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THE STATE / LAPD

The Last Stand of a Dying Police Culture

May 14, 2000|Joe Domanick | Joe Domanick is the author of "To Protect and to Serve: LAPD's Century of War in the City of Dreams."

As Los Angeles Police Chief Bernard C. Parks sat stone-faced last Monday during a closed-door meeting with city officials and lawyers from the U.S. Justice Department, a press release summing up the reason for Parks' grim demeanor was being distributed. "The LAPD," read the release, "is engaged in a pattern or practice of constitutional violations through excessive force, false arrests, unreasonable searches and seizures, and . . . management deficiencies have allowed this misconduct to occur . . . on a regular basis." Later that day, the Justice Department revealed that it was also investigating charges that the LAPD has regularly discriminated against racial and ethnic minorities in enforcing the law.

At the Monday meeting, the Justice Department also made clear that it was prepared, if necessary, to sue the city to force it to reform its police department. A day later, the City Council announced that it would support a consent decree to avoid a lawsuit, one likely to put oversight of the LAPD in the hands of a federal judge. In such circumstances, Parks might well be a bystander.

The Justice Department's charges, and the threat behind them, were a stinging, unequivocal rebuke to the city's political establishment and criminal-justice system. But for Parks, they must have seemed a wallop to his solar plexus. Should a consent decree give a federal judge the final word on LAPD policies and reforms, Parks, who has zealously defended the proprietary rights of his department, will have effectively lost control of it. Wasn't it just three years ago that Parks basked in the near-idolatrous support of the mayor, the Police Commission and the public? What went wrong, and how could attempts to reform the LAPD have failed so miserably?

Following the police beating of Rodney G. King, the worst U.S. riots in the 20th century and a scathing report on the LAPD's management and policing practices by the Christopher Commission, a hoped-for breath of fresh air flew into Los Angeles: Willie L. Williams. The new chief's mandate was to reform the department and implement the Christopher Commission's recommendations.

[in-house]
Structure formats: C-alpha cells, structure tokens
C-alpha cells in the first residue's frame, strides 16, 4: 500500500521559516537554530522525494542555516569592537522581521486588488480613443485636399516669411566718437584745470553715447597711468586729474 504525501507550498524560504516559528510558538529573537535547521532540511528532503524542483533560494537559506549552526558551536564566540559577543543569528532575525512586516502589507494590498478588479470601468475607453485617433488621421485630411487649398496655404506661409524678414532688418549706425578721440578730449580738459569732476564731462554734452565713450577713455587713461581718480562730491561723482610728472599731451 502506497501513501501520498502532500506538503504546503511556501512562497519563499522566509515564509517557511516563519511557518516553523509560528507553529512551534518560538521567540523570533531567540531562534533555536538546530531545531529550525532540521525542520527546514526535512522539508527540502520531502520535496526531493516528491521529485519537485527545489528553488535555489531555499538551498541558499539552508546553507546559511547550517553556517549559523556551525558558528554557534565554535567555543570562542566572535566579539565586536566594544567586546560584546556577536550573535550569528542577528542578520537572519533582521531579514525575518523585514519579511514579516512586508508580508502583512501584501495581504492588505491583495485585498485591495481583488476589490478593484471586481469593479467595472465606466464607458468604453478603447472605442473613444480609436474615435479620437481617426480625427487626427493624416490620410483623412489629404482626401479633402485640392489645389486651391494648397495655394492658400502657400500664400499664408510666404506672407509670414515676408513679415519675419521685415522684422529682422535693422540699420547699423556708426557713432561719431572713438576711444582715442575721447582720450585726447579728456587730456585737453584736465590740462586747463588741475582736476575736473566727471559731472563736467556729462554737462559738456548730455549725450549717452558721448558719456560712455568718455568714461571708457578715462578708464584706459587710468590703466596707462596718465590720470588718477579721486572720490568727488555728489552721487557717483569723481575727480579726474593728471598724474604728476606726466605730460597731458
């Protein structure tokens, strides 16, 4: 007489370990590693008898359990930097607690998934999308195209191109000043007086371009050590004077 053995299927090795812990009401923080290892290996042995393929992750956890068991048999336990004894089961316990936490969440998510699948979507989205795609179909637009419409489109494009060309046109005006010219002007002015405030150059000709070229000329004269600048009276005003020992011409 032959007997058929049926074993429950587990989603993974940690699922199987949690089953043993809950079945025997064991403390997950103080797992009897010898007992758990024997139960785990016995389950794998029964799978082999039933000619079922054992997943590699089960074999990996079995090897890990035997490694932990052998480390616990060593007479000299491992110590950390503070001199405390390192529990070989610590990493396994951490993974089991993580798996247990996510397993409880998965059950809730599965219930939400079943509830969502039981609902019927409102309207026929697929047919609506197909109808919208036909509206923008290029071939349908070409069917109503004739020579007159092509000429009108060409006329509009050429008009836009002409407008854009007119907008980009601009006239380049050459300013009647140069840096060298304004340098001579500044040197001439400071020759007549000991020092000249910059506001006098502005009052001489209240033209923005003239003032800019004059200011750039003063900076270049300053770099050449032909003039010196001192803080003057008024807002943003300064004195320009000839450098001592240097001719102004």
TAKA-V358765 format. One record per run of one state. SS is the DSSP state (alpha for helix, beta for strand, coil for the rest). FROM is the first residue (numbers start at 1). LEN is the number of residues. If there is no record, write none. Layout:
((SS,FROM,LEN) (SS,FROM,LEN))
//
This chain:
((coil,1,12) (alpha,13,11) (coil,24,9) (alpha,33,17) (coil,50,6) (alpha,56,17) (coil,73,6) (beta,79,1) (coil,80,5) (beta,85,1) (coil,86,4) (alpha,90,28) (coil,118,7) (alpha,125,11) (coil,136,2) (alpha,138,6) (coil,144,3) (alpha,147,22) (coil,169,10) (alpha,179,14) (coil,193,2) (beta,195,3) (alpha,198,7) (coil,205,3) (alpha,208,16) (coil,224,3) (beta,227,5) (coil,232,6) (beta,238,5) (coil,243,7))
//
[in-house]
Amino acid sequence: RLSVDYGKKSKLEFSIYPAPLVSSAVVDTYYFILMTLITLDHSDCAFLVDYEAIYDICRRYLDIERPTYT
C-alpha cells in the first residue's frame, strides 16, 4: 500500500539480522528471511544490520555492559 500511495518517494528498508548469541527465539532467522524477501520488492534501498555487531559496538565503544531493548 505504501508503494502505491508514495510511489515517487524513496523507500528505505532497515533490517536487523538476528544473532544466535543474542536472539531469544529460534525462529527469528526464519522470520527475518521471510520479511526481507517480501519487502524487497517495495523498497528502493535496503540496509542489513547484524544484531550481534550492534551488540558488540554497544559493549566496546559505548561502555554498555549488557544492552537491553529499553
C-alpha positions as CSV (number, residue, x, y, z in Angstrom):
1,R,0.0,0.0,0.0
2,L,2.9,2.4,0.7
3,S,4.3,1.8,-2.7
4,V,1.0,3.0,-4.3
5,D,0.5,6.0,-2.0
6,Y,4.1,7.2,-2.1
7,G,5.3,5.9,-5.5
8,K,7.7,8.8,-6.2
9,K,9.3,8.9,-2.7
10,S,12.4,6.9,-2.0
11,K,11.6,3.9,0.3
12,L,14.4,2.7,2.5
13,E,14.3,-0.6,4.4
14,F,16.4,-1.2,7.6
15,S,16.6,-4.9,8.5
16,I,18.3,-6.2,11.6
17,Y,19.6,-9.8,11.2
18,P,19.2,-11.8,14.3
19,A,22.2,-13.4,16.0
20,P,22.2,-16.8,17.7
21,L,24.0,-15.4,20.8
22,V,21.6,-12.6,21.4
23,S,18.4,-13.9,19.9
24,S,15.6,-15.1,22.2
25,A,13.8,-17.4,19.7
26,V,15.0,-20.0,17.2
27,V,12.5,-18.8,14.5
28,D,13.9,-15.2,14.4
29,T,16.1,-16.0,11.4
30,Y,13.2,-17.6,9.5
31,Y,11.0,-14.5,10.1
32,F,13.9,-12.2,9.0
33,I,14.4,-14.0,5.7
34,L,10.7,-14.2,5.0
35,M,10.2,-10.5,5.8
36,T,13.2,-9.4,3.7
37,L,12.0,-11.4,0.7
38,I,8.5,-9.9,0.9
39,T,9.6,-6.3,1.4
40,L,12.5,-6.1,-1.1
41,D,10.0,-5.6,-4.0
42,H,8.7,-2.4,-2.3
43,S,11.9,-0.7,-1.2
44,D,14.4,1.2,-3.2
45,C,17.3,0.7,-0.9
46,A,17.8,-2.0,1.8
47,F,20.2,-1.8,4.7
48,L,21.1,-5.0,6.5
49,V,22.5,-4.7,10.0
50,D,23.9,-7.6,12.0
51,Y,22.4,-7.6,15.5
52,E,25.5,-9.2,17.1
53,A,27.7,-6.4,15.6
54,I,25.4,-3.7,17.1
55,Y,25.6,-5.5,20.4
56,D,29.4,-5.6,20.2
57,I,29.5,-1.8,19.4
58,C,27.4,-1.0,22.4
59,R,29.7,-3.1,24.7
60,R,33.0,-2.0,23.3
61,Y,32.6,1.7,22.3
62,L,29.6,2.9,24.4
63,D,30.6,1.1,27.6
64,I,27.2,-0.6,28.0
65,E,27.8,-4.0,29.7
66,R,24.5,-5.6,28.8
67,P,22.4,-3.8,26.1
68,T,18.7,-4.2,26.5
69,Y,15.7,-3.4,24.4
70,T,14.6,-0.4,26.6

But Williams soon clashed with Richard Riordan over the mayor's goal of rapidly increasing the LAPD's manpower and earned Riordan's lasting enmity. Meanwhile, a hostile command staff at Parker Center, including Parks, openly mocked their new chief. Adrift in a system he didn't understand, Williams contributed to his own problems by trusting no one, alienating the political establishment, failing to get a grip on his department and allowing key Christopher Commission reforms to languish.

When Riordan's Police Commission refused to rehire Williams, the mayor handpicked Parks to succeed him. Under President Edith R. Perez, the Police Commission gave Parks its unswerving loyalty to carry out his and the mayor's goal of creating a buffed-up, more efficient version of the old militaristic, hard-charging LAPD. It encountered little resistance.

Nor did Riordan's choice of Parks. Because Parks, like Williams, is an African American, replacing Williams with him could not be viewed as racism. Parks was a highly regarded veteran with the reputation of being a smart, efficient, discipline-minded technocrat who knew the department inside out and could get things done. Moreover, Parks was a favorite of the black bourgeoisie, and, more important, of the incestuous, back-scratching downtown political establishment that runs the city. For most people, Parks was the ideal choice to be chief.

Few people listened, however, when Parks said that he didn't so much want to reform the department as fix it. When asked before his selection as chief about the LAPD's "tremendous problems," he replied: "When you think about the millions of contacts our officers have on a yearly basis, a high, high percentage of them are done in a positive manner, with no complaints. So I don't think you can make the case that there are these 'tremendous' problems."

Once in office, Parks has proved to be an extraordinarily proud, unbending man. And as he has come under increasing fire as a result of the Rampart scandal, his reaction has been to stand tall and dismiss criticism, never realizing that it was time to save what he could.

It's hard to explain how Parks became so intransigent in the face of adversity. Tom Bradley, former LAPD lieutenant and five-term mayor of Los Angeles, possessed a similar pride, developed in large measure as a consequence of being black in a racist society and police department. But Bradley's pride was tempered with the politician's sense of reality and the art of compromise.

Parks has shown none of that. In dealing with a questioning press and politicians who challenge him, he is often condescending, an attitude that perhaps comes from being a veteran of an organization that always encouraged its members to believe they are a cut above the people they serve.

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